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Robotic Wednesdays celebrates 10 years in Oklahoma City

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TI NGUYEN
  • Ti Nguyen

Robotic parties are dance parties that can’t be stopped — almost literally.

Organizers say only one or two Wednesday nights were skipped in the weekly event’s 10-year history. The Robotic Wednesdays series has become synonymous with Oklahoma City’s mid week.

“We can never do Robotic any other night of the week now because it’s always been Robotic Wednesdays,” said Chad Raunborg, one of Robotic’s co-founders.

The impressive run is celebrated during Robotic’s 10-year anniversary show Aug. 10 at Kamps 1310 Lounge, 1310 NW 25th St.

Mystee Yannarella, Robotic promotions and marketing manager, said they began contemplating show ideas about a year ago. So far, 16 DJs have confirmed they’ll perform, and organizers said guests should expect surprise additions to the roster. Guests also will find an additional stage, which will be set up outdoors on the patio. Marco’s Pizza will provide free slices for guests.

In fact, Raunborg said a number of surprises that Robotic regulars will enjoy are planned for the night. Organizers said their goal for this party is to give back to everyone who has supported the event through the years.

“As long as everyone just has the best time they’ve ever had at Robotic,” Raunborg said, “That’s the key with this one.”

Early days

Not much was expected of the dance night when it launched a decade ago at Sidecar Lounge (now The Drunken Fry), said Bryan Peace, another Robotic cofounder.

The event’s origins are fairly simple. The metro dance scene had been dominated by Bricktown clubs that refused to veer away from the radio Top 40, Peace said. There was no place for “hipster” dance music or dance rock, so he joined Raunborg and co-founder John Bourke and the team hosted their own parties. Joshua Leckie and James Smith were also co-founders. 

TI NGUYEN
  • Ti Nguyen

“All the original people that started it had all been DJing for a while,” Peace said. “We were just going to throw a couple of parties and move on. I don’t think anyone expected one single party to last 10 years.”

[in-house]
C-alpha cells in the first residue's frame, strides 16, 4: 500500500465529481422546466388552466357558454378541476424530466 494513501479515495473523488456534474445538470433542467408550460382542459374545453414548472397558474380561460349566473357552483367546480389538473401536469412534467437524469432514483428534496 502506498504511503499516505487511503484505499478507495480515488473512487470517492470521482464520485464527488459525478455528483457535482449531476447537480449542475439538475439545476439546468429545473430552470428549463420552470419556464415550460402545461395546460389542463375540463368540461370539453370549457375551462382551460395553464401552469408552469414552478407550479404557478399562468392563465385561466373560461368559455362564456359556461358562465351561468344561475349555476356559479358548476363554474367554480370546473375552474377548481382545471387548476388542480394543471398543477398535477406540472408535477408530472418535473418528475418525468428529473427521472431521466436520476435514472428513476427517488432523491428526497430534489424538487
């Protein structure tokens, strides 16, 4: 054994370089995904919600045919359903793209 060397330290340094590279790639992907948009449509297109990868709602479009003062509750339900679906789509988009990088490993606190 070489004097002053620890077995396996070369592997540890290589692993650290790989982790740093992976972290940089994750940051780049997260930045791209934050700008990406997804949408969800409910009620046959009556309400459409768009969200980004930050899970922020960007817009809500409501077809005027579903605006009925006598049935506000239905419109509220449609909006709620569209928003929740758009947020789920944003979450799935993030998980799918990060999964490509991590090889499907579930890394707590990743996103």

Raunborg said the first Robotic crowded almost 100 people into a space with a capacity of 35. Attendance eventually leveled off after that initial high. Peace said some people early on had the impression that shows would feature all techno or drum-and-bass music.

Still, each party they threw was well attended. It was a popular enough event that they started to get noise complaints.

Peace said one day, several resident DJs gathered at Electro Lounge and talked about the challenges Robotic faced with its venue. The owner overheard their chat and offered them a new home.

“That’s when it really kind of exploded for a while,” Peace said.

Continued growth

Robotic’s time at Sidecar lasted less than one year. Its Electro Lounge run spanned a productive year and a half.

“Electro Lounge was cool because it was like a 100-cap room,” Raunborg said. “So it was more like 100 of your best friends showing up every week for the best house party you could ever throw. That was the atmosphere there.”

Peace said hosting electro house producer Steve Aoki at the venue is still one of his favorite Robotic memories. It did not take long until the weekly party again outgrew its host and organizers needed a new venue.

Kamps approached Robotic about permanently moving the event to its venue after Robotic hosted several seasonal Halloween and Christmas parties there. The 2009 move doubled maximum capacity, a space that was easy to fill.

“It just kept growing and growing. Then we actually started bringing in some money to do things like buy new sound and lights,” Raunborg said.

The founders remember how the event rose to new heights during the summer of 2011. Dubstep and the festival scene went mainstream. Raunborg remembers setting up at 7 p.m. at Kamps as people lined up to come inside.

Another memory is how obscenely hot it got on that dance floor. Kamps now has a new air-conditioning unit.

“You would leave here so showered in sweat,” Raunborg said. “People were dancing so hard there’d be an inch of water on the floor from all the sweat.”

Party people

Peace and Raunborg said they enjoyed their roles introducing new music to the masses, but crowds are becoming more knowledgeable about music in general.

“Now I think more people know what they want to hear,” Peace said. “You definitely have to play more to the crowd now.”

Raunborg said he is not sure where Robotic will go from here because everything to this point developed organically. One thing he knows is that organizers will be creative and take chances.

TI NGUYEN
  • Ti Nguyen

“We’ve always tried to be a little off-center with how we do things with our themed parties and our guests and stuff like that,” he said. “I think that’s helped with the branding because people remember it. It’s something you don’t forget.”

Fun, Raunborg said, is what has made Robotic successful in its first decade.

“Everything we make from Robotic, the majority goes back into the party, whether it’s throwing themes or improving the production or the sound and stuff like that,” he said. “We never really viewed this as a business; it was just to throw a fun party for our friends.”

Learn more about Robotic Wednesdays at facebook.com/roboticwed.

Print headline: Electric affair, Robotic Wednesdays celebrates a decade with a special anniversary party.

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